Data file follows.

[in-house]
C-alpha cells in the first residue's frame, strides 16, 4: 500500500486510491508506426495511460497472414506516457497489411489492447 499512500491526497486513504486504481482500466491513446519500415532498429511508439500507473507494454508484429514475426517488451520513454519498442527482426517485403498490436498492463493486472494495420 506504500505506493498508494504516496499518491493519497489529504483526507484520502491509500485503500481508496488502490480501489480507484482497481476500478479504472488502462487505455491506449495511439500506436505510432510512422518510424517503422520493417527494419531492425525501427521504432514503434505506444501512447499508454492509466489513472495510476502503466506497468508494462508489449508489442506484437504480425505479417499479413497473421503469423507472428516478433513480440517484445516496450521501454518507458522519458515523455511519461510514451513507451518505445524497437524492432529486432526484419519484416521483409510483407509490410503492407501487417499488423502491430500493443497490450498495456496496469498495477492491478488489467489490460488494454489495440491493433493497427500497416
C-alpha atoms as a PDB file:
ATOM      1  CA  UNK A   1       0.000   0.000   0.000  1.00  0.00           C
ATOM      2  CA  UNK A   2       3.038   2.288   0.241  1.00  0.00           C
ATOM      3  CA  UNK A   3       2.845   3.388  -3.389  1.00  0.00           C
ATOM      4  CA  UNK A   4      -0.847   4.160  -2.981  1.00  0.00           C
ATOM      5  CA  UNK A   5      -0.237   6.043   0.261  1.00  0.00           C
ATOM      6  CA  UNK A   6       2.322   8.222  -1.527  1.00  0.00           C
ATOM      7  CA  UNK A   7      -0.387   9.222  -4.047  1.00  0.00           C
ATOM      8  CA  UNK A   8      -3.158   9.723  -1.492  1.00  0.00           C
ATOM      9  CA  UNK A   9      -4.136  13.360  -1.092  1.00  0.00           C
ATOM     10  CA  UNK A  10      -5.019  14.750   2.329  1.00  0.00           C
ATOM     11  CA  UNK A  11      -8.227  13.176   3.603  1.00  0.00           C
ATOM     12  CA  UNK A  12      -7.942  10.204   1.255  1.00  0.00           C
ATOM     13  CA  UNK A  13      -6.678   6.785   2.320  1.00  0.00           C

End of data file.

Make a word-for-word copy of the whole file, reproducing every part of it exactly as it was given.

[in-house]
C-alpha cells in the first residue's frame, strides 16, 4: 500500500486510491508506426495511460497472414506516457497489411489492447 499512500491526497486513504486504481482500466491513446519500415532498429511508439500507473507494454508484429514475426517488451520513454519498442527482426517485403498490436498492463493486472494495420 506504500505506493498508494504516496499518491493519497489529504483526507484520502491509500485503500481508496488502490480501489480507484482497481476500478479504472488502462487505455491506449495511439500506436505510432510512422518510424517503422520493417527494419531492425525501427521504432514503434505506444501512447499508454492509466489513472495510476502503466506497468508494462508489449508489442506484437504480425505479417499479413497473421503469423507472428516478433513480440517484445516496450521501454518507458522519458515523455511519461510514451513507451518505445524497437524492432529486432526484419519484416521483409510483407509490410503492407501487417499488423502491430500493443497490450498495456496496469498495477492491478488489467489490460488494454489495440491493433493497427500497416
C-alpha atoms as a PDB file:
ATOM      1  CA  UNK A   1       0.000   0.000   0.000  1.00  0.00           C
ATOM      2  CA  UNK A   2       3.038   2.288   0.241  1.00  0.00           C
ATOM      3  CA  UNK A   3       2.845   3.388  -3.389  1.00  0.00           C
ATOM      4  CA  UNK A   4      -0.847   4.160  -2.981  1.00  0.00           C
ATOM      5  CA  UNK A   5      -0.237   6.043   0.261  1.00  0.00           C
ATOM      6  CA  UNK A   6       2.322   8.222  -1.527  1.00  0.00           C
ATOM      7  CA  UNK A   7      -0.387   9.222  -4.047  1.00  0.00           C
ATOM      8  CA  UNK A   8      -3.158   9.723  -1.492  1.00  0.00           C
ATOM      9  CA  UNK A   9      -4.136  13.360  -1.092  1.00  0.00           C
ATOM     10  CA  UNK A  10      -5.019  14.750   2.329  1.00  0.00           C
ATOM     11  CA  UNK A  11      -8.227  13.176   3.603  1.00  0.00           C
ATOM     12  CA  UNK A  12      -7.942  10.204   1.255  1.00  0.00           C
ATOM     13  CA  UNK A  13      -6.678   6.785   2.320  1.00  0.00           C